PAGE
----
In 2015, when Pope Francis came to the United States for the first major trip to the country in his papacy, 31% of Congress was Catholic. Considering the history of anti-Catholic rhetoric in United States politics that rose to its peak in the 1950’s with the “Know-Nothing” Party, this was a significant improvement in terms of establishing a Catholic voice in Washington.

Having a similar faith by no means places all of these lawmakers on one end of the ideological spectrum. Current Catholic lawmakers span from the far left to the far right, with names like Nancy Pelosi and Paul Ryan (both self-declared Catholics) demonstrating exactly how much modern Catholic politicians can differ. How can church doctrine, so clearly laid out in the Catechism, result in such differing politics?

In order to answer that question, one must understand where each politician is drawing the line between their politics and personal faith.

In 1960, John F. Kennedy gave a striking speech on his Catholicism, right on the heels of the anti-Catholic sentiment of the 50’s. In the context of this era, he emphasized that his religion was not relevant to his politics, and that, if elected, Rome would have no say in the ongoings of the United States.

Times have changed since then, as many Catholic politicians openly profess that their faith informs their politics. Still, the extent to which faith informs politics differs on various issues and from politician to politician.

The gay marriage question is one where a divide can be seen clearly. The Catechism of the Catholic Church teaches that “homosexual acts are intrinsically disordered. They are contrary to the natural law.” It also states that people with homosexual inclinations “must be accepted with respect, compassion, and sensitivity. Every sign of unjust discrimination in their regard should be avoided.” For someone like Senator Marco Rubio, the disordered nature of homosexuality leads him to be oppose gay marriage and gay rights. For another Catholic Senator, Bob Casey, Jr., the Catholic doctrine of compassion leads him to support certain gay rights such as civil unions but not gay marriage.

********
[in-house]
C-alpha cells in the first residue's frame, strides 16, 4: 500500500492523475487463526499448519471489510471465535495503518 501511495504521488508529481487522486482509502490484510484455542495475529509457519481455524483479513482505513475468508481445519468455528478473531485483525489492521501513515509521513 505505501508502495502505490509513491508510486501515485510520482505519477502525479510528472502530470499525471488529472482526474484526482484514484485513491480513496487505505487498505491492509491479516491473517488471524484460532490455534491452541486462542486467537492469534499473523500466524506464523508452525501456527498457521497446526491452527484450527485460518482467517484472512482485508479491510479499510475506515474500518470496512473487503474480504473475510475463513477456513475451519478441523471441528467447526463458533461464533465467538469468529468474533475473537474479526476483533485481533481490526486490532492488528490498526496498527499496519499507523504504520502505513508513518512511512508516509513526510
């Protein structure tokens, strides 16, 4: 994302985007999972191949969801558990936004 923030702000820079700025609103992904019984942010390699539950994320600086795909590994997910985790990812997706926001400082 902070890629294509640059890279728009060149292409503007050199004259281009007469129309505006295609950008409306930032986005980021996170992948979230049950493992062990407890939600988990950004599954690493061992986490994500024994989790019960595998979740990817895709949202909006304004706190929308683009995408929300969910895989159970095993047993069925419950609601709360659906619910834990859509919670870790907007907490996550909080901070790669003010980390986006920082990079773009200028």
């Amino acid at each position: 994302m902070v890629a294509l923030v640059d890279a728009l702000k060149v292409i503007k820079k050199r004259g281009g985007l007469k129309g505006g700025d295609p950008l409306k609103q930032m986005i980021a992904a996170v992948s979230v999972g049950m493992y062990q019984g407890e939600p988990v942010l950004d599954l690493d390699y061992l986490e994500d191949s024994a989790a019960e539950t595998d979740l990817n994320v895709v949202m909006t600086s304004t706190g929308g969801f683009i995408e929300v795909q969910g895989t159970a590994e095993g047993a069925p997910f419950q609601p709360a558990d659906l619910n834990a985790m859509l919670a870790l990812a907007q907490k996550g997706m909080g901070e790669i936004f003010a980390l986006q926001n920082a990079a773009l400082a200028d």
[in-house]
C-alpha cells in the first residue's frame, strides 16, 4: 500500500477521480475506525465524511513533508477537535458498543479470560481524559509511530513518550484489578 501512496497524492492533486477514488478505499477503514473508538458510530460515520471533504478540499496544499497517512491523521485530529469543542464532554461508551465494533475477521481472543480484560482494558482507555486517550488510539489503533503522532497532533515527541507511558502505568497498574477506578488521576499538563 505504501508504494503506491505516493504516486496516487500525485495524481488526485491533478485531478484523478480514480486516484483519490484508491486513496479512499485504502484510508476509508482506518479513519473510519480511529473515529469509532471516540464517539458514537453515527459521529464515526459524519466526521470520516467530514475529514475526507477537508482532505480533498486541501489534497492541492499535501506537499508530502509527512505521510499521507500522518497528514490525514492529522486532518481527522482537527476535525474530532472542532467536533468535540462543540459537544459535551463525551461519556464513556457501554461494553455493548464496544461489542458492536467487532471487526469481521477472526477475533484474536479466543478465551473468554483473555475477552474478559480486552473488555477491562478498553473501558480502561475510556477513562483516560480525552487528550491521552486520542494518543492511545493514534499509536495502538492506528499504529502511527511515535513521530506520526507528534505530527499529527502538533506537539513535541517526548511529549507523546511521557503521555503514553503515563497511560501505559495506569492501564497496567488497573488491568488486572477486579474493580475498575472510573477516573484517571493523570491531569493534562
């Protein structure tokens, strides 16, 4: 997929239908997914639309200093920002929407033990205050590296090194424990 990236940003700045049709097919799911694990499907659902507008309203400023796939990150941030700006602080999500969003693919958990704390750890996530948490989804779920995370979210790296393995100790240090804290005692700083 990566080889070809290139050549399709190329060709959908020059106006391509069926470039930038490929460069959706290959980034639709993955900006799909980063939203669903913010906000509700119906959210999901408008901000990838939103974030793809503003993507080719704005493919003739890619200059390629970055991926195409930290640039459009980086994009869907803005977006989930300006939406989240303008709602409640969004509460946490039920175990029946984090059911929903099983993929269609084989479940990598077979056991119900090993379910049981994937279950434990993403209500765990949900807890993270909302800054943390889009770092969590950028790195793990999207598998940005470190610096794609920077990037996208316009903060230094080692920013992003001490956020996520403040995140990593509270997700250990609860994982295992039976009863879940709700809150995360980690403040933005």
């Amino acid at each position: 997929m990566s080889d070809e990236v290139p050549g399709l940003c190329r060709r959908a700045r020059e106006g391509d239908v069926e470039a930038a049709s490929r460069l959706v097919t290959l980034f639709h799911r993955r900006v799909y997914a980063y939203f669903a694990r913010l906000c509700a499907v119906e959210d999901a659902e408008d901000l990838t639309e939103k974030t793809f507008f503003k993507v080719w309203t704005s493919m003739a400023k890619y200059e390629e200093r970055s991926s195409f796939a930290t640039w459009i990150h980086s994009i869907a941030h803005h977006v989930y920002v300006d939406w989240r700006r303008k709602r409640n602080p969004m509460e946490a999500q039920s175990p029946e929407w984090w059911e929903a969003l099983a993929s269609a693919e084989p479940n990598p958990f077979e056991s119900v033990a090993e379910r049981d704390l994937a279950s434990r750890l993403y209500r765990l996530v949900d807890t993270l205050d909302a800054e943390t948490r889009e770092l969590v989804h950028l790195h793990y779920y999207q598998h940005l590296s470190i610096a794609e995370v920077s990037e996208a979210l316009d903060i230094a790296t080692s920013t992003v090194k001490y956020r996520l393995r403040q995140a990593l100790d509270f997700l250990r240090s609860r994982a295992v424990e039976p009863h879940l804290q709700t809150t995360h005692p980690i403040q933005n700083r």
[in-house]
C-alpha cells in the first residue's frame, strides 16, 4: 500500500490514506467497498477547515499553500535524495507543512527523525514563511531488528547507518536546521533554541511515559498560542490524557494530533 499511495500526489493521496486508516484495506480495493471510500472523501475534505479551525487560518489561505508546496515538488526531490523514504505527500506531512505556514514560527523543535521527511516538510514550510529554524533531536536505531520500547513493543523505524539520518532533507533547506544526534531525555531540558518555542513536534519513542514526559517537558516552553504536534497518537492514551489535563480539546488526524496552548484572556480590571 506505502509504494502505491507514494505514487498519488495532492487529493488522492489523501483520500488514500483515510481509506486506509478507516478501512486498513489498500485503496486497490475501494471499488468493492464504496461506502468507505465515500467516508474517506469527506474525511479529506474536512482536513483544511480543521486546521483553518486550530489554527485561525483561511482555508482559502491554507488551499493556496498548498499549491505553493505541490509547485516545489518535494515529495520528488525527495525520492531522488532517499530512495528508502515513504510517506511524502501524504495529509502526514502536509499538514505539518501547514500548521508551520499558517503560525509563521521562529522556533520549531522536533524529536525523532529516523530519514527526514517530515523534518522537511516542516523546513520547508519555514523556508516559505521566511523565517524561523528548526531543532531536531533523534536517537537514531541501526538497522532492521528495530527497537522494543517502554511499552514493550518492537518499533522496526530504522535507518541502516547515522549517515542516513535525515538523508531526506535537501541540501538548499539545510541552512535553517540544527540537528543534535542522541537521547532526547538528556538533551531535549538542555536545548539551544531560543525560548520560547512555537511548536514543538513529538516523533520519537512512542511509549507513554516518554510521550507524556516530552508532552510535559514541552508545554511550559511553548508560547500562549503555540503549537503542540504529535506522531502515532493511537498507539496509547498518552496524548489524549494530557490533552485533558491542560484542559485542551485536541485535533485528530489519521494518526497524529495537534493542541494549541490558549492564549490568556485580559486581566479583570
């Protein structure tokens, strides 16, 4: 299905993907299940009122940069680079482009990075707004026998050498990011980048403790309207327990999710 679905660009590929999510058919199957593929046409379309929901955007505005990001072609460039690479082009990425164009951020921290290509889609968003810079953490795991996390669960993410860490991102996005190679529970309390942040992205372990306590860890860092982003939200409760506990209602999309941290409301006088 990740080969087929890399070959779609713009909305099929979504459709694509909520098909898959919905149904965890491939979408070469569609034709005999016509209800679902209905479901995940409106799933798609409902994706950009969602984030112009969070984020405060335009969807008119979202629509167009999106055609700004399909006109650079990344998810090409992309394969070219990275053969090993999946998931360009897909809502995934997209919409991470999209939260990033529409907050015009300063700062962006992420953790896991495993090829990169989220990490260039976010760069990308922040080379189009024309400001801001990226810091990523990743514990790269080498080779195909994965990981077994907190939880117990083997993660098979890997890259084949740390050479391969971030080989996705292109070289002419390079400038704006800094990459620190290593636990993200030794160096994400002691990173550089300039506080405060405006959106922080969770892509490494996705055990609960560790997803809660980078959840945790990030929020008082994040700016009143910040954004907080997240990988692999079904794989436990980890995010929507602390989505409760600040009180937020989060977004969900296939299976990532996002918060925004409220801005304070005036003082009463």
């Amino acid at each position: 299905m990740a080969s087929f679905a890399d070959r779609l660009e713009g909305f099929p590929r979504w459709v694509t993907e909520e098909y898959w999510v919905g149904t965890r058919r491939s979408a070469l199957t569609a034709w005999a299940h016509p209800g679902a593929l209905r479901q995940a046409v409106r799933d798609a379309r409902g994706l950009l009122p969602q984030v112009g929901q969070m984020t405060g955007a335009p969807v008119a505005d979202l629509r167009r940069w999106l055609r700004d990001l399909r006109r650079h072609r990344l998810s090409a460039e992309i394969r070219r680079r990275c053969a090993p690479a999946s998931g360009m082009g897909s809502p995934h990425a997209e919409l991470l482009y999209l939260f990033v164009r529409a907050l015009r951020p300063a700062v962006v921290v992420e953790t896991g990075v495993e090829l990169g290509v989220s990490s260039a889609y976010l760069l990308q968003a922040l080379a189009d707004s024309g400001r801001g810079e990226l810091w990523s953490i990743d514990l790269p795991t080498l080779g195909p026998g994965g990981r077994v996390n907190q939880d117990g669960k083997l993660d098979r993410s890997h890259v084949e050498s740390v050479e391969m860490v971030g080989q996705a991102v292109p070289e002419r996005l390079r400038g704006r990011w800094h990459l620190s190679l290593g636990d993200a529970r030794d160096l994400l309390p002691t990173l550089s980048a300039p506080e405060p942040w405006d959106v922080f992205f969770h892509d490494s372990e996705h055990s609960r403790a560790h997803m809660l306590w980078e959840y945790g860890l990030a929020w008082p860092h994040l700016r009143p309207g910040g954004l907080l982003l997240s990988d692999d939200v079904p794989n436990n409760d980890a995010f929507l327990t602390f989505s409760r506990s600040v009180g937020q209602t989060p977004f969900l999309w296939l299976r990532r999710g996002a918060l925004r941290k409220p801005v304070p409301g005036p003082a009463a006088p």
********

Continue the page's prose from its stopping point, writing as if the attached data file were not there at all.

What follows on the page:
Another topic where two Catholic politicians diverge is on questions of economic and poverty policies. Catholic Democrats vocally criticized inconsistencies between Paul Ryan’s previous budget proposals and the Catholic “preferential option for the poor.” Furthermore, Catholics come down on both sides of the universal healthcare debate. Someone like former Vice President Joe Biden claims the Catholic belief in the necessity of solidarity, compassion, and human dignity in our politics means that a public option for healthcare is important. Yet it takes little effort to find  practicing Catholic politicians who disagree with Biden’s assessment of the need for public healthcare options.

Ultimately, there is no single  image of the modern Catholic politician. While the evangelical voting bloc is a consistently socially conservative political body, Catholics seem to understand Church teachings as allowing for nuanced political views. In an article published by the Catholic Herald in 2018, Dan Hitchens summed up the conflicting natures of Catholic politicians by saying, “Which is worse: ‘left-wing’ Catholic politicians who contradict the Church on marriage and abortion, or ‘right-wing’ Catholic politicians who neglect the Church’s teaching on immigration and on the state’s duty to correct some of the injustices of the market?”

Hitchens seems to be hinting at a larger issue: is there truly a Catholic politician who follows the doctrines of the Church to a T?

From a close examination of modern politicians right now, the answer to Hitchens’ proposed question is no. The modern Catholic politician, then, poses a difficult dilemma for the Catholic voter, and can explain why the Catholic vote is not as cohesive of a voting bloc as one would assume for a faith with a strict doctrinal tradition. Catholics right now are forced to decide for themselves which doctrines of the Church are the most important in politics.

According to the 2016 American National Election Study, a plurality of Catholics voted for Hillary Clinton (48 percent to 45 percent). Perhaps that statistic can answer the question of which doctrines Catholics consider most salient in contemporary times.

Claire Marie Kuhn is a senior majoring in political science with a minor in Peace Studies. She enjoys long afternoon naps and iced green tea lattes. To talk with her over one of those lattes, contact her at